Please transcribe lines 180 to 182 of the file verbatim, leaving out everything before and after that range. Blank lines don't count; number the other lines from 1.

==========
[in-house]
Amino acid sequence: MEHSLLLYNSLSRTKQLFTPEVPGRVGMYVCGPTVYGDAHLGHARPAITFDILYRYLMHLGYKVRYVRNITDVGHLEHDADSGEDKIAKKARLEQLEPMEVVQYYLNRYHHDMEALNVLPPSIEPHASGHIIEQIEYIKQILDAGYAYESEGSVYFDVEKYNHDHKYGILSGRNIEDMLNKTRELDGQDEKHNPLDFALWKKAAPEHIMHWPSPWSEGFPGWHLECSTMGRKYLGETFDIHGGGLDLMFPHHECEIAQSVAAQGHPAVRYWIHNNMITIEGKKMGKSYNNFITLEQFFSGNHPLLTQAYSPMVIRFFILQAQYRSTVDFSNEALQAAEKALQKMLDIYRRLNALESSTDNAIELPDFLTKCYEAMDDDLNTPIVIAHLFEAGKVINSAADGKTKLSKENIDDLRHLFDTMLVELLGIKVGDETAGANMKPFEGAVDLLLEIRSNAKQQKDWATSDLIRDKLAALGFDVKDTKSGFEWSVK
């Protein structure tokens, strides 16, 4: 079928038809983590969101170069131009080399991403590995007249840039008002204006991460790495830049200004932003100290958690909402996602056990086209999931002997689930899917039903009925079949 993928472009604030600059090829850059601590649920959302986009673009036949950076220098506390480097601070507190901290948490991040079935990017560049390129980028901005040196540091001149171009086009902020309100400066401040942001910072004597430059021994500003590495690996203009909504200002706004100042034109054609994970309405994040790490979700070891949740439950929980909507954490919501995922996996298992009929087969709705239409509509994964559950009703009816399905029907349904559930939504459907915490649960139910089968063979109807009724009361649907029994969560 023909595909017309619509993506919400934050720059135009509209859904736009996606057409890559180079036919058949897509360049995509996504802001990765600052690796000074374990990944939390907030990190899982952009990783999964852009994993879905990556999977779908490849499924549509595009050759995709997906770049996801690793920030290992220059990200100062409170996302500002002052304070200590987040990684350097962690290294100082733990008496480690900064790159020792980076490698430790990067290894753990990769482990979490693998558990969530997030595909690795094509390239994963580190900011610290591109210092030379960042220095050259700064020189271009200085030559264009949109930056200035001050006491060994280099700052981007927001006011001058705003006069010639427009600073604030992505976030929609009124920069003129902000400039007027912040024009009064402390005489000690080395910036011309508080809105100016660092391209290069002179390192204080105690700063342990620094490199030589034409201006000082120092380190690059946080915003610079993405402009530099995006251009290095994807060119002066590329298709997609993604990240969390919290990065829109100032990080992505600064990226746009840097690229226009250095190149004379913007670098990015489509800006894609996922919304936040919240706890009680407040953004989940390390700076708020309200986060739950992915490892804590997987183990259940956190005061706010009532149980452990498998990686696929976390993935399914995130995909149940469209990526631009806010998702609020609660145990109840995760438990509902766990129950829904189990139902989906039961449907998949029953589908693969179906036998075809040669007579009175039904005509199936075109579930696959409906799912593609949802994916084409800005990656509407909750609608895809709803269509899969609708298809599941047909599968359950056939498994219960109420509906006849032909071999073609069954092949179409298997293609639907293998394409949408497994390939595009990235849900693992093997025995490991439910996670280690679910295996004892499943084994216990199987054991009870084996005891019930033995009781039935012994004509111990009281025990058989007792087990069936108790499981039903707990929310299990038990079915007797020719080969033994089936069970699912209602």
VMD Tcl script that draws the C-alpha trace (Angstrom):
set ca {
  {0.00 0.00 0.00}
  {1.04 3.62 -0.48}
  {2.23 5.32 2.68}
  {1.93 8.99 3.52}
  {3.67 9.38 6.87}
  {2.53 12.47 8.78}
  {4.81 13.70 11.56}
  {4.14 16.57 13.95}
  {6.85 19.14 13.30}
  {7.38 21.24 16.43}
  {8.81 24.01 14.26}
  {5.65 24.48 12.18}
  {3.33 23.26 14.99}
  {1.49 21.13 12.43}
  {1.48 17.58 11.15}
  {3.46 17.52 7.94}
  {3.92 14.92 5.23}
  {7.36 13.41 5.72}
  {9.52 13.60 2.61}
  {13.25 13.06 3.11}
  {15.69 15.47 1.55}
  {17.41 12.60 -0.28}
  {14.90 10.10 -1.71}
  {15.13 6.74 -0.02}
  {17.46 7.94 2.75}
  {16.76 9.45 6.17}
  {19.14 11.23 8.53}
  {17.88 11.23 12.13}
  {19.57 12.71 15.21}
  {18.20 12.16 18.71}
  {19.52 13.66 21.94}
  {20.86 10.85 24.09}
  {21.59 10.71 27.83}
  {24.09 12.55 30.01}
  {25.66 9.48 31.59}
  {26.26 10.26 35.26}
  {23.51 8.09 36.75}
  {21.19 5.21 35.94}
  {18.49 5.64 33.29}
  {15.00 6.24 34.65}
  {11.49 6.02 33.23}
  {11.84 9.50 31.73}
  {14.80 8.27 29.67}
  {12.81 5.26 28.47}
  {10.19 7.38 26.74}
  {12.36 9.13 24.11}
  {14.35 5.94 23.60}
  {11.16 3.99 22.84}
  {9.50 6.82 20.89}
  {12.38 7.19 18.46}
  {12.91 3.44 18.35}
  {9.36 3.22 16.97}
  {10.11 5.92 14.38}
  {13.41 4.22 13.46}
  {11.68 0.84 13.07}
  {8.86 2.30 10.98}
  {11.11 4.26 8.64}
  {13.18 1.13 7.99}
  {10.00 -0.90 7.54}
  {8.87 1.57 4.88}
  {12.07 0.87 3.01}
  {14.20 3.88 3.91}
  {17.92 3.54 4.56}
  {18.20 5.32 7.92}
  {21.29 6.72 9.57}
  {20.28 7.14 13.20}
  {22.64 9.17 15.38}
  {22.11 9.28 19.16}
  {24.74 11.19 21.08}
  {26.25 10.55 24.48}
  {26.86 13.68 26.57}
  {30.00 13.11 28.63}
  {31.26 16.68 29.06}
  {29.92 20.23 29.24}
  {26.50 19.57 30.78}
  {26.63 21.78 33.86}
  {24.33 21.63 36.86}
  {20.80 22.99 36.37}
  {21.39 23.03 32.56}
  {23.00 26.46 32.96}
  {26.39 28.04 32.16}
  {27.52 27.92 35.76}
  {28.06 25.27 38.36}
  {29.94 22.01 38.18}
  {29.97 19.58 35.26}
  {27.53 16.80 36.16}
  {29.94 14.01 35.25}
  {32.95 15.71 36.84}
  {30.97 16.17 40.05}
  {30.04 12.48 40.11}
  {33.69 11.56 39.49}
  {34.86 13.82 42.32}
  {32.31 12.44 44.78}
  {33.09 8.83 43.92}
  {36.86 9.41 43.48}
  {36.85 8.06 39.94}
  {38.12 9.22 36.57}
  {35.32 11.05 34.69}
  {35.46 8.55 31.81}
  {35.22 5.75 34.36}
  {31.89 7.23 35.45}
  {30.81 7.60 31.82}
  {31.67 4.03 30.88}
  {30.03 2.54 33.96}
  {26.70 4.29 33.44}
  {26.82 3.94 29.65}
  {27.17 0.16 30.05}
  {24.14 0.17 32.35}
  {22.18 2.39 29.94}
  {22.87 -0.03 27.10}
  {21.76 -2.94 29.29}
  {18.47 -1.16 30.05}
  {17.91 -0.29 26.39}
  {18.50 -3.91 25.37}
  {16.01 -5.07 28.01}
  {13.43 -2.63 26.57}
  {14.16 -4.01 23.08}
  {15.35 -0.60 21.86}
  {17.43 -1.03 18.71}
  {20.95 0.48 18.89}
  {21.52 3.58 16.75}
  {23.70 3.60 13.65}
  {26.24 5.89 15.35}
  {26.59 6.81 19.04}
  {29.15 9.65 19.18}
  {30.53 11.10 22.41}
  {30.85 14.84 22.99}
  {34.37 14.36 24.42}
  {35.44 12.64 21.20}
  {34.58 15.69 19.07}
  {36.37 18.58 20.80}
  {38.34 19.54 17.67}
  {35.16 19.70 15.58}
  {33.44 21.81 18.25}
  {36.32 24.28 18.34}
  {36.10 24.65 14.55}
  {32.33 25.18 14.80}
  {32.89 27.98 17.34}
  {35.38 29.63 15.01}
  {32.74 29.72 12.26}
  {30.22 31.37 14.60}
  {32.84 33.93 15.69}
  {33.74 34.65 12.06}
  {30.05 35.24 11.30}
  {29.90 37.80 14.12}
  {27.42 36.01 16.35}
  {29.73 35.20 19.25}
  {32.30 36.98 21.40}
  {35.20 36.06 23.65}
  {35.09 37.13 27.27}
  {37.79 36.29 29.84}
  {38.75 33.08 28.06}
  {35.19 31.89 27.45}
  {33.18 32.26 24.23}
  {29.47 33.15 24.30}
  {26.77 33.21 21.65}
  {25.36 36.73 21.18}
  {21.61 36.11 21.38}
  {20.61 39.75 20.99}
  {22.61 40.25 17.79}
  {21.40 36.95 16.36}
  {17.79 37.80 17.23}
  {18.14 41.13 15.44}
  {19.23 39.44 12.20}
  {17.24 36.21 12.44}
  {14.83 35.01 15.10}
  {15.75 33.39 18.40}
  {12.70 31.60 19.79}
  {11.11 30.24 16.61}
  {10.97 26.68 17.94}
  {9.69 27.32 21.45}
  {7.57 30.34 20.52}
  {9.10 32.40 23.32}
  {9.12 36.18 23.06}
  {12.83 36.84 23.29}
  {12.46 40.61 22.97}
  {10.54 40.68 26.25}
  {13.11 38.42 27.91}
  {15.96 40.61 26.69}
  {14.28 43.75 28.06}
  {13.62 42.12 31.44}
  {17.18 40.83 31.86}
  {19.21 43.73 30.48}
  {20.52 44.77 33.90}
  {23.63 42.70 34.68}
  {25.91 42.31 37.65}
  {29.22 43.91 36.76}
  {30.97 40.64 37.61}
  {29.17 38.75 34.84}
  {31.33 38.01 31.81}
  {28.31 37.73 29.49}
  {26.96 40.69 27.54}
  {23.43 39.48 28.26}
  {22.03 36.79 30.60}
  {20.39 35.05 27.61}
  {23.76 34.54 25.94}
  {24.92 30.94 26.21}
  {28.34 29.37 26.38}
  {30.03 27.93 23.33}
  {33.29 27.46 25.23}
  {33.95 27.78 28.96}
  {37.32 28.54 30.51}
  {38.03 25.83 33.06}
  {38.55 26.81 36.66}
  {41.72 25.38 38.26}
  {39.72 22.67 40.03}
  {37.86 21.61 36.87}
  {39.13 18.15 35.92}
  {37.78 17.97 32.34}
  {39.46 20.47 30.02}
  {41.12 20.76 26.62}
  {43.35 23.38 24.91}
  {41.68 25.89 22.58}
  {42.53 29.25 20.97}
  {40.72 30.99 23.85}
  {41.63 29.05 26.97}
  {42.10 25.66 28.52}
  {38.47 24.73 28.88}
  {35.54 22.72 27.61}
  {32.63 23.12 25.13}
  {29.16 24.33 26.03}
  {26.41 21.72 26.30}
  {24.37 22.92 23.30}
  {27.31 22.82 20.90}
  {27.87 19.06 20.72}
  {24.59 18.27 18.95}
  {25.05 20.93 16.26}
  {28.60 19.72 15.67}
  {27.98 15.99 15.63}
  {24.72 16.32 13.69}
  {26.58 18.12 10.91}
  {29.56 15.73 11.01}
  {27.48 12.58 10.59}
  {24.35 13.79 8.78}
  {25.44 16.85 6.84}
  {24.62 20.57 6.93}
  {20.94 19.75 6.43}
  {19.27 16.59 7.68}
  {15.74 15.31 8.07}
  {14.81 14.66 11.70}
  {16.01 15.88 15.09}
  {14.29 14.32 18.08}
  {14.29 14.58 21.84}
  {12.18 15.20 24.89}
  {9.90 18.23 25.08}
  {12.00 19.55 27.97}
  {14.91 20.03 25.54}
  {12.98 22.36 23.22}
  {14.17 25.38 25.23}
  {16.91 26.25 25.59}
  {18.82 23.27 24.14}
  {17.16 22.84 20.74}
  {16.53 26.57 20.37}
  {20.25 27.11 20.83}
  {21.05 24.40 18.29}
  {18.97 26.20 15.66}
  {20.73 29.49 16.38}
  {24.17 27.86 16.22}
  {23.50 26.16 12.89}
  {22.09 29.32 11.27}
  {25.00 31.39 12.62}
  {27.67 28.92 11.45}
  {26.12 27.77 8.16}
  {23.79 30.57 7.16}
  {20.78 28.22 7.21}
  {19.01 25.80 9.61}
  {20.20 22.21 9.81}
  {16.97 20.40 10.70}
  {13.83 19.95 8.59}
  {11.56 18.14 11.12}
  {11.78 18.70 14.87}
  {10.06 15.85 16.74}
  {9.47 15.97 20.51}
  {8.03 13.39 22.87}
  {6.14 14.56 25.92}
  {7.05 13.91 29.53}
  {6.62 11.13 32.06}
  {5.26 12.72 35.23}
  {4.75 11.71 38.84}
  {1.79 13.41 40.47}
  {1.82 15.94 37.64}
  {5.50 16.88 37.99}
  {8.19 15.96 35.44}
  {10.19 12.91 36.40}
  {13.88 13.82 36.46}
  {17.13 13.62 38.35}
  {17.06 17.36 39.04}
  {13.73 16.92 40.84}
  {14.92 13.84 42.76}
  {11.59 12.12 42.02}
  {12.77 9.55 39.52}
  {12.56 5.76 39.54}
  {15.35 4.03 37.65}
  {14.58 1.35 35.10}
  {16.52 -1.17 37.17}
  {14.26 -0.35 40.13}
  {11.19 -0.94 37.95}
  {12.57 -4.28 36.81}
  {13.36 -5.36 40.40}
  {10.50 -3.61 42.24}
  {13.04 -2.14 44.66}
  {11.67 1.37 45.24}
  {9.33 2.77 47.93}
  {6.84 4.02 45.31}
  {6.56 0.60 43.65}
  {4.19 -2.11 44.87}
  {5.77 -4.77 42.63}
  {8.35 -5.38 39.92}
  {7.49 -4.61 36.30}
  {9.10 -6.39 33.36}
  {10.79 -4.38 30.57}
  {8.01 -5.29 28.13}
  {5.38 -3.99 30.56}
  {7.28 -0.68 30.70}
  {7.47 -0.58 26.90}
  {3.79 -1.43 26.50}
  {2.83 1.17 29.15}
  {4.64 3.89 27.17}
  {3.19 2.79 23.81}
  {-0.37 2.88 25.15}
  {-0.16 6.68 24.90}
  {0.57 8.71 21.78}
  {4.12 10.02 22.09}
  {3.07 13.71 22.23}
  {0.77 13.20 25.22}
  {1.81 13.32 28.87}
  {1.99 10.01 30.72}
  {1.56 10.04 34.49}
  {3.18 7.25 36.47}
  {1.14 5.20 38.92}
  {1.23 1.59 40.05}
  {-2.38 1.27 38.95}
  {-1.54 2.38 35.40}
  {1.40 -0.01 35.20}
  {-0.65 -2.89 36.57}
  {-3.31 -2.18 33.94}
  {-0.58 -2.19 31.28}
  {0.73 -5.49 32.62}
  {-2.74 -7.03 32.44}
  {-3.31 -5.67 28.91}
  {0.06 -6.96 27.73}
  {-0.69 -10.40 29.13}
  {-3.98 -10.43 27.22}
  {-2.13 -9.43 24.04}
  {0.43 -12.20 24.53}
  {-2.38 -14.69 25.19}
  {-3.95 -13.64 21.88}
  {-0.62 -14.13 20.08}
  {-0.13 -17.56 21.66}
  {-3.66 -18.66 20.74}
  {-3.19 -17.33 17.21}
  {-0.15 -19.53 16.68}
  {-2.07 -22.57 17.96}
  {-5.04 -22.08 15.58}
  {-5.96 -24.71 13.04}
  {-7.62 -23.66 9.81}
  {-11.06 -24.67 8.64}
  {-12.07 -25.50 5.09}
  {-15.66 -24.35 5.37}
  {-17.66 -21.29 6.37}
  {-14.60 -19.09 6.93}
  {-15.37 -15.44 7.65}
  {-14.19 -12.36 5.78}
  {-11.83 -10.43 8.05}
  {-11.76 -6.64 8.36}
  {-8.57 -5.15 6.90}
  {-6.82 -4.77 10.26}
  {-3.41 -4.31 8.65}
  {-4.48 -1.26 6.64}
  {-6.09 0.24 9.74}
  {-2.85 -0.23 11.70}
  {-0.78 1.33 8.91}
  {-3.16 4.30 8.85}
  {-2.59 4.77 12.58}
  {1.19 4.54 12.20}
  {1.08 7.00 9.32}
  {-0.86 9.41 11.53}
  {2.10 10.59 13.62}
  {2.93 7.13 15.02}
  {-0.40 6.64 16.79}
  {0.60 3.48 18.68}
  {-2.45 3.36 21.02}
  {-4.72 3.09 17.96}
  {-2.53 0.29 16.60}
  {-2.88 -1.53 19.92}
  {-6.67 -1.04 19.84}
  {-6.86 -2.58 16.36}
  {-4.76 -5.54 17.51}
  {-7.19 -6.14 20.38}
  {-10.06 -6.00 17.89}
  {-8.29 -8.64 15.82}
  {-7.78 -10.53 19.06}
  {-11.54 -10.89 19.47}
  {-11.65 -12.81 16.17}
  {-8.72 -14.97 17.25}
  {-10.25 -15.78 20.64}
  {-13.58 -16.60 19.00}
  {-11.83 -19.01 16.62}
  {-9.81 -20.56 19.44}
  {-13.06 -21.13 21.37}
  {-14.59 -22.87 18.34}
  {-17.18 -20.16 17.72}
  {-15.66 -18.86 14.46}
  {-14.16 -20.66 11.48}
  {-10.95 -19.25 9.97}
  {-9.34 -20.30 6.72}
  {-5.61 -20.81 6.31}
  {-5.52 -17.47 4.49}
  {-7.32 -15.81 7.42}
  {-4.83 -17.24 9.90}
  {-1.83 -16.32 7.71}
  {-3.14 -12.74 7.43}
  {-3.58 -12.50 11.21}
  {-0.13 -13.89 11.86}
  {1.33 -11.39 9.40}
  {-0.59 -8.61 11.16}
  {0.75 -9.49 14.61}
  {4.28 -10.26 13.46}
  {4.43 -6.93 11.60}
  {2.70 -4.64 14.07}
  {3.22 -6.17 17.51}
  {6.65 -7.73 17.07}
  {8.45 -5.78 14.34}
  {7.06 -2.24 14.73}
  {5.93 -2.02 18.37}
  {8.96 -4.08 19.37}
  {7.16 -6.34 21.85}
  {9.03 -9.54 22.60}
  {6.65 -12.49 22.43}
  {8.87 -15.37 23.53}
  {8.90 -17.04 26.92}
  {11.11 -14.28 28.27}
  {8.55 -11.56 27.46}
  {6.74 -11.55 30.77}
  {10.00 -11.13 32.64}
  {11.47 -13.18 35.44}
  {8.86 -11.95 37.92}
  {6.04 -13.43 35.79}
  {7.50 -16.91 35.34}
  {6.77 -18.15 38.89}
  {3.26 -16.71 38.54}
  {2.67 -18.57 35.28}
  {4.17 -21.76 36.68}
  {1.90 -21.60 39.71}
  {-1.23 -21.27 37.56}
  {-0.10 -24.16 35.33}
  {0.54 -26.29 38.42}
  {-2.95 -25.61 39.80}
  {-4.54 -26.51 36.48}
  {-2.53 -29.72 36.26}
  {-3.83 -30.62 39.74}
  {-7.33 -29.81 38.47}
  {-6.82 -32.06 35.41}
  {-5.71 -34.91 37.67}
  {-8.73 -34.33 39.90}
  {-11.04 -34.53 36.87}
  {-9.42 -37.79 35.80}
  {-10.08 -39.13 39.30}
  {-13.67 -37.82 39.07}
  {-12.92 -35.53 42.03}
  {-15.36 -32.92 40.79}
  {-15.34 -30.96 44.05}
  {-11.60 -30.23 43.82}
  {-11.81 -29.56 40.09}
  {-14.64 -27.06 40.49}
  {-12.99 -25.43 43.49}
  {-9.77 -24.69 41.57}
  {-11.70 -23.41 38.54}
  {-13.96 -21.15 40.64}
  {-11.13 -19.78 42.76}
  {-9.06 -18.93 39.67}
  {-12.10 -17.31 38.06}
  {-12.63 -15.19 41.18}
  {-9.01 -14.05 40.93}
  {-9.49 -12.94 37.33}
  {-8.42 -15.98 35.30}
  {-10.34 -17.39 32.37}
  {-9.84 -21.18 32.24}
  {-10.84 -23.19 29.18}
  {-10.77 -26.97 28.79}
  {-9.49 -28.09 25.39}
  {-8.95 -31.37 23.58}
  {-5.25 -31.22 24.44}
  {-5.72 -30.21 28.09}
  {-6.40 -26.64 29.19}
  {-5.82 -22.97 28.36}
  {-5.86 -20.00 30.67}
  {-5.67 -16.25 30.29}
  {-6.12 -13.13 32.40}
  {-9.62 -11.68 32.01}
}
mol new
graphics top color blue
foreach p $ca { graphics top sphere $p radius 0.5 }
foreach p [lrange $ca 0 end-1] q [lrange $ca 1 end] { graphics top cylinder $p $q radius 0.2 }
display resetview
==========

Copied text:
  {12.83 36.84 23.29}
  {12.46 40.61 22.97}
  {10.54 40.68 26.25}